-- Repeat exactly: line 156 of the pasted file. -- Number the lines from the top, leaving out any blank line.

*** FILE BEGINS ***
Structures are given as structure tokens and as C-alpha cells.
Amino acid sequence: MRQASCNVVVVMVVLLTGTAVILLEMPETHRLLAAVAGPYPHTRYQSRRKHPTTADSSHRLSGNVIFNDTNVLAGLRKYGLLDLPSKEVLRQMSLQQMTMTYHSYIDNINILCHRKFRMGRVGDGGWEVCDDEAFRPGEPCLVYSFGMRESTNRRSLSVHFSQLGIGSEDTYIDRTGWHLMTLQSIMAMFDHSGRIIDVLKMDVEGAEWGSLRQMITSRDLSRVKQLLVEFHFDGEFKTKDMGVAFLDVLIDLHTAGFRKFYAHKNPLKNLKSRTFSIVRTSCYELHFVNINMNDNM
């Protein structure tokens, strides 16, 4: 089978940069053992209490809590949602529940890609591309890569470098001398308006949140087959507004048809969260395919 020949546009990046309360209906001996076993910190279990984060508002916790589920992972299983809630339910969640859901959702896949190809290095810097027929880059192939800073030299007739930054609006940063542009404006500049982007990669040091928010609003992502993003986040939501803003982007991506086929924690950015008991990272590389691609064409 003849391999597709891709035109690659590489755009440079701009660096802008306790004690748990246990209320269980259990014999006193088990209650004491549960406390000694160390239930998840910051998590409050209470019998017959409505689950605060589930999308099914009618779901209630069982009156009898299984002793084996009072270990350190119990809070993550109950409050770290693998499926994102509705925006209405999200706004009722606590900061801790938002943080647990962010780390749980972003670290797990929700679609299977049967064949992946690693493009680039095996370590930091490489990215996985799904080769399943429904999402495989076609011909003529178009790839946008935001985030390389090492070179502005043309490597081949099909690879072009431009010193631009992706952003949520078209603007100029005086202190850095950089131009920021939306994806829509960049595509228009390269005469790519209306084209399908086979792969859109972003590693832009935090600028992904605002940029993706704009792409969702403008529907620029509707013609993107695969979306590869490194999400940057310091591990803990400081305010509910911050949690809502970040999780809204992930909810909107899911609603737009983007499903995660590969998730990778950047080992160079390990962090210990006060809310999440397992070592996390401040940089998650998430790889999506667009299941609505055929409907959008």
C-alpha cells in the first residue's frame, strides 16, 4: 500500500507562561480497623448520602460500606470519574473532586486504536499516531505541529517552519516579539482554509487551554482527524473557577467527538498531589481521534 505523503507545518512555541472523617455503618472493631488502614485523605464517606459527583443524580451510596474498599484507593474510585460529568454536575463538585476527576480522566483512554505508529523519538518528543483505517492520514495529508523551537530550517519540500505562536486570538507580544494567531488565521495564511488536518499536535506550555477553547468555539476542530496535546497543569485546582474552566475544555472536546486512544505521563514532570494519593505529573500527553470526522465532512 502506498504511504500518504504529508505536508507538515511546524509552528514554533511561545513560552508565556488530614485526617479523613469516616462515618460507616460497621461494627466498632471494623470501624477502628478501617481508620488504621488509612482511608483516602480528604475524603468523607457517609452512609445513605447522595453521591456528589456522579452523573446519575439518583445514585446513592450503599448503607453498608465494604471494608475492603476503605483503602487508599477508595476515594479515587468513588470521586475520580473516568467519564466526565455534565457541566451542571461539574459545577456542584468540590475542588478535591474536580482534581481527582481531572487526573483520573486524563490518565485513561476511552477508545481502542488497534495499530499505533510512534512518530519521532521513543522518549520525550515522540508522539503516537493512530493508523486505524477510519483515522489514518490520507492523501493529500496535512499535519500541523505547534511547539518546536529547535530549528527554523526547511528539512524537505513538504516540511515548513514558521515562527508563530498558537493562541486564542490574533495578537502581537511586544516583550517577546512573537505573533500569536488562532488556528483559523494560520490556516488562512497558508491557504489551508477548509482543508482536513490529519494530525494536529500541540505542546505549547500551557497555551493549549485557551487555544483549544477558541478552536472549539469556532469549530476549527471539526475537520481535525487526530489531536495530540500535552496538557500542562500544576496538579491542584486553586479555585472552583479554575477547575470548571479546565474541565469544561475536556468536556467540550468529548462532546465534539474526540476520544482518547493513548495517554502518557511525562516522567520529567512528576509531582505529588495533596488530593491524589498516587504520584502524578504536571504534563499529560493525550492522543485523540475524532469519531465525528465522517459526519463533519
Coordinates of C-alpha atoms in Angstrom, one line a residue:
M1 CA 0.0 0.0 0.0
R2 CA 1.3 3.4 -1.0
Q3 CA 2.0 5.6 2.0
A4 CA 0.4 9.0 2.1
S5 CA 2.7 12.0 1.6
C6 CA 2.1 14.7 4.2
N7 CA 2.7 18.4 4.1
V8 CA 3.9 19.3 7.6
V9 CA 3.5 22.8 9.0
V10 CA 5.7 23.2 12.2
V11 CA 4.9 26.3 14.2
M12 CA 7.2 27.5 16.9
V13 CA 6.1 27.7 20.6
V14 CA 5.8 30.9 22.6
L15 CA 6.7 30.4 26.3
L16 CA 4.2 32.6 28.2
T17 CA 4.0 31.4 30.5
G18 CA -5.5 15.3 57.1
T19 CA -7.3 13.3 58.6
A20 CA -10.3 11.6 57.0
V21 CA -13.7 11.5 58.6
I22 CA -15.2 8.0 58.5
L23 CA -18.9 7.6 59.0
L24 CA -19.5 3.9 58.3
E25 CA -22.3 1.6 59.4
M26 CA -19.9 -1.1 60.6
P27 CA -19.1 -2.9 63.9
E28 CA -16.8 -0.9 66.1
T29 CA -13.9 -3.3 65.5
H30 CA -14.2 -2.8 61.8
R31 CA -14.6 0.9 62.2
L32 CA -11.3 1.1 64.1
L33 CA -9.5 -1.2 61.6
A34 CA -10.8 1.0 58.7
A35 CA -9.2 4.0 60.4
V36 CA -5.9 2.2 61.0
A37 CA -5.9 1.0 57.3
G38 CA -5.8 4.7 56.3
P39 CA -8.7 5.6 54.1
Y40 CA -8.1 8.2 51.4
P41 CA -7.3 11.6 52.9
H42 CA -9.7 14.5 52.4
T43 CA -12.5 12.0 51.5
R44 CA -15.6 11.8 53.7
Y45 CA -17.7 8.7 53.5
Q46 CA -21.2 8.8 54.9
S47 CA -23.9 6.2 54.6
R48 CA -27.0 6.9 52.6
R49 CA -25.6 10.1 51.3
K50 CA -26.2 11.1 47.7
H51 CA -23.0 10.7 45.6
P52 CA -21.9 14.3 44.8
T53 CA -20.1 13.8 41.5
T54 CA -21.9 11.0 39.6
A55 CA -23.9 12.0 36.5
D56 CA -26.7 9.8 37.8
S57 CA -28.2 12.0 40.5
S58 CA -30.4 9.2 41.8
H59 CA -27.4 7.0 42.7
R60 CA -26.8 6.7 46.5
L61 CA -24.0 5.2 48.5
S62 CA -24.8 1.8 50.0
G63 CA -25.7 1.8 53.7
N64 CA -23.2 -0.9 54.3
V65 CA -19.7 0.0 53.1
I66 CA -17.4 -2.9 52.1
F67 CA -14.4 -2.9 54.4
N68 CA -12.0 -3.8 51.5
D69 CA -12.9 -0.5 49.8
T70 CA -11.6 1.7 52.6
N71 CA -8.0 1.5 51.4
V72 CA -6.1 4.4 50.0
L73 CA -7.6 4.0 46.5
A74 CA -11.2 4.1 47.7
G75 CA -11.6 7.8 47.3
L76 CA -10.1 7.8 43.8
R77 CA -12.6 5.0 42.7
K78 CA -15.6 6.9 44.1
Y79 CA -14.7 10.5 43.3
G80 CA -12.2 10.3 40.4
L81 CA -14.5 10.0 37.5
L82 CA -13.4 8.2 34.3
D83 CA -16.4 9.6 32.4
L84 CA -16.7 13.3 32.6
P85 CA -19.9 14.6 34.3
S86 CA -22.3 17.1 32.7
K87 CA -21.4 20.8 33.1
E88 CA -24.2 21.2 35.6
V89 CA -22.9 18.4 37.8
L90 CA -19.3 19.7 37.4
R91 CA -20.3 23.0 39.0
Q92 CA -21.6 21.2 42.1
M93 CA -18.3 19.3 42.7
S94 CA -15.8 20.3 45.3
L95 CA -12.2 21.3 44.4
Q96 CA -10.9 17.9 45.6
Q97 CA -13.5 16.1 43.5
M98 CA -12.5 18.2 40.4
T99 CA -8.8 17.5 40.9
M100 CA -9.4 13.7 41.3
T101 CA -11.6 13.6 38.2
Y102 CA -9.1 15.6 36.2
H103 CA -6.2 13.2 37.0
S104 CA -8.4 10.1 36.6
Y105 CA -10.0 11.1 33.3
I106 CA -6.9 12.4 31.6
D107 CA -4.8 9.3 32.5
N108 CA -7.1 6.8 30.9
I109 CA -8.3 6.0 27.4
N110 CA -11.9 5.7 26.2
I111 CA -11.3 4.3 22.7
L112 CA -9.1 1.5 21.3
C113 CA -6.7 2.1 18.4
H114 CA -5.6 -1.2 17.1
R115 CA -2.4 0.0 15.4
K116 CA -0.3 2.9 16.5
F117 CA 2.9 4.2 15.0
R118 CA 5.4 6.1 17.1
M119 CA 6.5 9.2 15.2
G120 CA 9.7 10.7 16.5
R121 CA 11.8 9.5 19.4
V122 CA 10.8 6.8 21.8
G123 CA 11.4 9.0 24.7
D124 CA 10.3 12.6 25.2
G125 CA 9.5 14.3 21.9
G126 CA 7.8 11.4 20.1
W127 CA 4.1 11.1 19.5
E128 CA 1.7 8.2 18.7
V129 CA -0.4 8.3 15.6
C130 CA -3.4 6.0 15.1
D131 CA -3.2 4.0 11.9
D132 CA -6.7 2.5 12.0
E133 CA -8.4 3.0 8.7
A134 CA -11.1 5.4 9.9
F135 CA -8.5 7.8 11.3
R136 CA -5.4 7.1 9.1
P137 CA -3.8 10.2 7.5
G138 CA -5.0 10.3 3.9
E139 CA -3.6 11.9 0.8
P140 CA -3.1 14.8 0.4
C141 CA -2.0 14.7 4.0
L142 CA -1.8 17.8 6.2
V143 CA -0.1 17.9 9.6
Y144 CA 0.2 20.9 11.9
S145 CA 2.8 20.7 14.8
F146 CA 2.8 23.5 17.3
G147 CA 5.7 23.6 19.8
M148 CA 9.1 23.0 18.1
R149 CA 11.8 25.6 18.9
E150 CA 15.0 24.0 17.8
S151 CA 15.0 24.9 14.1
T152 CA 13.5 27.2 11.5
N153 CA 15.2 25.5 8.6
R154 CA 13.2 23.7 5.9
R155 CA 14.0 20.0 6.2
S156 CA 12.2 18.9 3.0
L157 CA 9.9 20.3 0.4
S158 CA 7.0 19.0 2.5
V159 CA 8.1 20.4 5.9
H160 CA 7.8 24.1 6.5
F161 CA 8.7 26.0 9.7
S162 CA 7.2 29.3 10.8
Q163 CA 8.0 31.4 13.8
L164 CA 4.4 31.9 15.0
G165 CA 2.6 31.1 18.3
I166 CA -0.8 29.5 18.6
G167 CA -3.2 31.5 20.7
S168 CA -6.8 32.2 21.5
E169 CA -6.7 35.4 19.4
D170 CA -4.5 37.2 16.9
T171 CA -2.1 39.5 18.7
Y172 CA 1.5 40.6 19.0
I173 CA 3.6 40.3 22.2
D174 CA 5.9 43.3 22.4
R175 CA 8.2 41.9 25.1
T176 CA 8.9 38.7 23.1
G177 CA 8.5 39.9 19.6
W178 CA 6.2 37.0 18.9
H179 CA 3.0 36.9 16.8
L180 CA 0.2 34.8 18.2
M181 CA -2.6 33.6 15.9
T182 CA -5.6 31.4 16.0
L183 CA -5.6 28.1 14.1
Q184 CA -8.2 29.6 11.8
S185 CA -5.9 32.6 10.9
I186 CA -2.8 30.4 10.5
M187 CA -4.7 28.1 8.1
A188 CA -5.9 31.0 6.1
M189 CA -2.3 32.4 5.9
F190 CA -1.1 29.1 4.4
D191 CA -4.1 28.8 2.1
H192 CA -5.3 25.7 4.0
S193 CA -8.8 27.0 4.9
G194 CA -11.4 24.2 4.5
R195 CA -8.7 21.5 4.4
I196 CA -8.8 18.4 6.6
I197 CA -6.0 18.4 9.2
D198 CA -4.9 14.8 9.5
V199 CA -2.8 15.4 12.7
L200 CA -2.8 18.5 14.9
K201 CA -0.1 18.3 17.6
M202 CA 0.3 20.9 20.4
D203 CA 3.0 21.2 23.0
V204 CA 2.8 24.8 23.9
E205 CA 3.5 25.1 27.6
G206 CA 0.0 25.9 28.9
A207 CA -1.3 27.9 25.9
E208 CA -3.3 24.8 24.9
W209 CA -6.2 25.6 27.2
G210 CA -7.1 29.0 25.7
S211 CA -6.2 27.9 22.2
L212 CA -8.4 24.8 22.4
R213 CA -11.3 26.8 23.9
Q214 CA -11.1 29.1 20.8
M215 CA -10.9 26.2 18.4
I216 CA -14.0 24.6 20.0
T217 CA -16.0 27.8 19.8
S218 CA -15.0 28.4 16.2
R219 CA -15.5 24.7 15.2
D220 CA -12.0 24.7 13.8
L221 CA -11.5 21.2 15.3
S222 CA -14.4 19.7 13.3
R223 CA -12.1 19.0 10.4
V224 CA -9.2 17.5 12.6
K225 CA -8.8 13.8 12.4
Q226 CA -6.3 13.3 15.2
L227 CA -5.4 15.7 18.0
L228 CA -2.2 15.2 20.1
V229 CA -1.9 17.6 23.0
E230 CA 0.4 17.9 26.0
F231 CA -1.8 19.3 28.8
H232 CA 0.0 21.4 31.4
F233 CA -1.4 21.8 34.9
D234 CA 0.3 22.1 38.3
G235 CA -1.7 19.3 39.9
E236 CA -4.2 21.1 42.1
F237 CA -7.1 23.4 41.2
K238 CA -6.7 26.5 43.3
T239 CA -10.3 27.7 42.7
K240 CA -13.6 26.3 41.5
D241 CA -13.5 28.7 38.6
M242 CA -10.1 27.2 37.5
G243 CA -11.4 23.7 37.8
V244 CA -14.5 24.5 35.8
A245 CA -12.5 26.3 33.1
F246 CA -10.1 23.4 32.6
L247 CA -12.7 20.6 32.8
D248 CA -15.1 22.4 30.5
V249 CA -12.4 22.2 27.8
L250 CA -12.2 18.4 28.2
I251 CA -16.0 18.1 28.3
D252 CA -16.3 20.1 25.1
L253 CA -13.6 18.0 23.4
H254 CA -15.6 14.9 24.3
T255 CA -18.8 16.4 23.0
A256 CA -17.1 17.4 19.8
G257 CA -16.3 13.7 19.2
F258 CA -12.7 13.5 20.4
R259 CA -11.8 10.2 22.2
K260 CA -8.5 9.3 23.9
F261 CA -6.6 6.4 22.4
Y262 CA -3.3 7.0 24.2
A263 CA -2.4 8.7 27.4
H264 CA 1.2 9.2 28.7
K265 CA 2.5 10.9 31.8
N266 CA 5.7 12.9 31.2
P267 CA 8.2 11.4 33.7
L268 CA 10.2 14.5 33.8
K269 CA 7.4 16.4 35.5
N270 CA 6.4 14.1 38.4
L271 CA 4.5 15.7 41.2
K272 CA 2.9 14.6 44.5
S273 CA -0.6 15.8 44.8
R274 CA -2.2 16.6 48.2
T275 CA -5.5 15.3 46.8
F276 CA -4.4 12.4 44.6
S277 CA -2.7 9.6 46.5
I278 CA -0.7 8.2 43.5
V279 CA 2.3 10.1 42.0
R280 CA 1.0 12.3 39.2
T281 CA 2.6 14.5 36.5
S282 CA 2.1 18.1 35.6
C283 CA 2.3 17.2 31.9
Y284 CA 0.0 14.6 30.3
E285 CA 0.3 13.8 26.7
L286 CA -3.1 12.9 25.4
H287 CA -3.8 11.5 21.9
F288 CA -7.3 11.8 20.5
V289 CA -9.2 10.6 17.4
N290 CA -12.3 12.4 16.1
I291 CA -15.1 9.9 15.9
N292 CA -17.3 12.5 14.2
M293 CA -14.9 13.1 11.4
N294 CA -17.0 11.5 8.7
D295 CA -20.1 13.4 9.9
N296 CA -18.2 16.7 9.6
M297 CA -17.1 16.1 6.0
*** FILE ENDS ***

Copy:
S151 CA 15.0 24.9 14.1